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J Virol. 1995 Aug;69(8):5048-56.

Nef stimulates human immunodeficiency virus type 1 proviral DNA synthesis.

Author information

1
Infectious Disease Laboratory, Salk Institute for Biological Studies, La Jolla, California 92037, USA.

Abstract

The Nef protein of human immunodeficiency virus type 1 (HIV-1) stimulates viral infectivity. The mechanism of this phenotype was investigated. Viruses containing disrupted nef genes were 4 to 40 times less infectious than wild-type HIV-1 in a single-round infection. The Nef-mediated stimulation HIV-1 infectivity was dependent on the association of Nef with the plasma membrane and could be observed when Nef was provided in trans in the virus producer but not target cells. The impaired infectiousness of nef-defective (delta Nef) virions was observed whether or not CD4 was present in either of these cells. Furthermore, it was independent of the mode of viral entry, since it was not rescued by pseudotyping Env- HIV-1 virions with the amphotropic murine leukemia virus envelope glycoproteins. As predicted from this result, wild-type and delta Nef virions entered cells with equal efficiencies. However, despite their normal content in viral genomic RNA and reverse transcriptase activity, delta Nef viruses were limited in their ability to perform reverse transcription once internalized in several cell types, including peripheral blood lymphocytes. Since Nef does not appear to be abundant in virions, these results suggest that Nef acts in producer cells to allow the generation of particles fully competent for completing steps that follow entry, leading to efficient reverse transcription of the HIV-1 genome. Using a trans complementation assay, we found that Nef proteins from a number of primary HIV-1 isolates as well as, to a milder degree, those from HIV-2ST and SIVMAC239 could enhance the infectivity of delta Nef HIV-1. This indicates that the Nef-mediated stimulation of proviral DNA synthesis is highly conserved and likely plays an important role in vivo.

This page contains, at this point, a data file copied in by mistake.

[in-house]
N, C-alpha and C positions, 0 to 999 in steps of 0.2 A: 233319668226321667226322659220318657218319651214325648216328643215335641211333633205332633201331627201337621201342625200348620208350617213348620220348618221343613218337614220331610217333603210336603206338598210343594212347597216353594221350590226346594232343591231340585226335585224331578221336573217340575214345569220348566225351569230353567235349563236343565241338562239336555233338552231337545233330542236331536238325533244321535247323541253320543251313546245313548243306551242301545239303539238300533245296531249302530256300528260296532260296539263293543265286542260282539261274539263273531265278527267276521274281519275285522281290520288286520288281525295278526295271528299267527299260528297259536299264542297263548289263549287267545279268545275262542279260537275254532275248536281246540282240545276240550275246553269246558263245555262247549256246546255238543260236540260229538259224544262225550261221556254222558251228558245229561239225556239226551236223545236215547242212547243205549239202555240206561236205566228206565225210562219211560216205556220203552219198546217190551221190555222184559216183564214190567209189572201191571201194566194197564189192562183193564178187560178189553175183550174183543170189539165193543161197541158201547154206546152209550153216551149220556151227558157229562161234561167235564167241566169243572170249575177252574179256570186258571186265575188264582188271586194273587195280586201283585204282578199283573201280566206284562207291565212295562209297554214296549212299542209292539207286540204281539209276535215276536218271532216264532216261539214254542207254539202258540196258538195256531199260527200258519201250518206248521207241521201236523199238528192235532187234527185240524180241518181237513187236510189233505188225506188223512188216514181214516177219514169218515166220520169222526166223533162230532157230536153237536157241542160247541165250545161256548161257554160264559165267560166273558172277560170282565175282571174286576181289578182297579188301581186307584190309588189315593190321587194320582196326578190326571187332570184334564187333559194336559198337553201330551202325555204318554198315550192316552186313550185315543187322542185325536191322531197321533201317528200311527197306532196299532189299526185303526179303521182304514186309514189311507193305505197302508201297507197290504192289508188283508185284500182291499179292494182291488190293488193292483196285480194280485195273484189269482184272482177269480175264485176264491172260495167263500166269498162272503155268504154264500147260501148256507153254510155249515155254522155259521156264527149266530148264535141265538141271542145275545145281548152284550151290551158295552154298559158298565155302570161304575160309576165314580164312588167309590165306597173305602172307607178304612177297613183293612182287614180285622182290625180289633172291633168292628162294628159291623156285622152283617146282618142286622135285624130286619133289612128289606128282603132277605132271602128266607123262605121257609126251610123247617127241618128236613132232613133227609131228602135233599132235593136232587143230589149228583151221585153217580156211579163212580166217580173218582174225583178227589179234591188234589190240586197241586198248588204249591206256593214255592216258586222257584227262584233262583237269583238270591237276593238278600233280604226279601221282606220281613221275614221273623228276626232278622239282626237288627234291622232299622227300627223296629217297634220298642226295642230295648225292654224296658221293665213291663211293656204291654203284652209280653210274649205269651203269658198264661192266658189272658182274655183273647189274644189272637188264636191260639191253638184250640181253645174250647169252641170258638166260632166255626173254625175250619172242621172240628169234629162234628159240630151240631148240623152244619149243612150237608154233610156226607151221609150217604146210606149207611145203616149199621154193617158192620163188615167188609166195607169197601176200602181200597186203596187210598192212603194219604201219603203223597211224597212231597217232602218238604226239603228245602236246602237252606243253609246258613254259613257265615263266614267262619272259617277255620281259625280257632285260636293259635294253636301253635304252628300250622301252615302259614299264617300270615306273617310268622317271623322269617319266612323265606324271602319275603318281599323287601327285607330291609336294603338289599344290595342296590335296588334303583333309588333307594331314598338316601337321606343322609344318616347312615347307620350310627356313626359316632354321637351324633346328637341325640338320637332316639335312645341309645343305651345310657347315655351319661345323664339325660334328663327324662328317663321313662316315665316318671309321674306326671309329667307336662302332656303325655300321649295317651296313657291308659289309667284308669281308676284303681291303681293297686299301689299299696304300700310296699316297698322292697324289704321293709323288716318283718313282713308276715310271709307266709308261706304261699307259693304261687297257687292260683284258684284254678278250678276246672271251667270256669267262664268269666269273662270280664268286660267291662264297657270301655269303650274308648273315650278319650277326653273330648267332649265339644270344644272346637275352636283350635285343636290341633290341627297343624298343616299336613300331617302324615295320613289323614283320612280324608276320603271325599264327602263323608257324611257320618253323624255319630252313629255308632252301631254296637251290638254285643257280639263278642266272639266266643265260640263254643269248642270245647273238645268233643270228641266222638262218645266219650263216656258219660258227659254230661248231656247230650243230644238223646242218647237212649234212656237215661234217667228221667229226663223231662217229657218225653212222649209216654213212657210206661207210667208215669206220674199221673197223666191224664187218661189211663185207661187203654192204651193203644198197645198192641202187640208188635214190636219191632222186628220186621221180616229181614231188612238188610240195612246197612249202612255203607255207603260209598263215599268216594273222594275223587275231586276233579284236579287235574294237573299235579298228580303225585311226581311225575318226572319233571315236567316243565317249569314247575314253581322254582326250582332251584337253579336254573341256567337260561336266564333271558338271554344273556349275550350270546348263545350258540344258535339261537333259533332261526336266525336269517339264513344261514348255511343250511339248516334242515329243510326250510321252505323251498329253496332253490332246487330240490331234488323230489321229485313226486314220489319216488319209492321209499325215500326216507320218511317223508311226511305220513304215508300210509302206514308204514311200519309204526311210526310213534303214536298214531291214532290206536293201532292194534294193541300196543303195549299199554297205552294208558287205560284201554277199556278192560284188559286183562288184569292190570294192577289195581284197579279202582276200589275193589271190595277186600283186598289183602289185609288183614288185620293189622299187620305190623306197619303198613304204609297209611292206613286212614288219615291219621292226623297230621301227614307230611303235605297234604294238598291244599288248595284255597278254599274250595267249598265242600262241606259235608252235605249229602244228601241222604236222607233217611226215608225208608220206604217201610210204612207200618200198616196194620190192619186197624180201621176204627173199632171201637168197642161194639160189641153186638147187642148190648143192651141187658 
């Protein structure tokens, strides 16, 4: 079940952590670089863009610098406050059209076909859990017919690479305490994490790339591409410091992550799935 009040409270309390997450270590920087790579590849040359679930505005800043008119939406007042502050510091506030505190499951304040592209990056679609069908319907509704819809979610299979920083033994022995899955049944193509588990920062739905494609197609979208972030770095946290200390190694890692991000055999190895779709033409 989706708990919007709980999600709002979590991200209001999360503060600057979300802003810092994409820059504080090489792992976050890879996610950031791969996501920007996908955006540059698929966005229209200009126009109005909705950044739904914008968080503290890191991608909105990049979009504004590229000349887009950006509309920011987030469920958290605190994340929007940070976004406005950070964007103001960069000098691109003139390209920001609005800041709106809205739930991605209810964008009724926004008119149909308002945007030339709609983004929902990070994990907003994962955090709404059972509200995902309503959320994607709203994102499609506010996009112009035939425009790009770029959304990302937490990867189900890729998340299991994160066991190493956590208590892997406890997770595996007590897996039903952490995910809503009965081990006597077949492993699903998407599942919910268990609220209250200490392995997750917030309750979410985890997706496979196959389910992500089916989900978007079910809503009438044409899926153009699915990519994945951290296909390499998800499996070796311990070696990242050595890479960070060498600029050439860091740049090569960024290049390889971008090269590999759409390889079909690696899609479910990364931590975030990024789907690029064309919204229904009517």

PMID:
7541845
PMCID:
PMC189322
[Indexed for MEDLINE]
Free PMC Article

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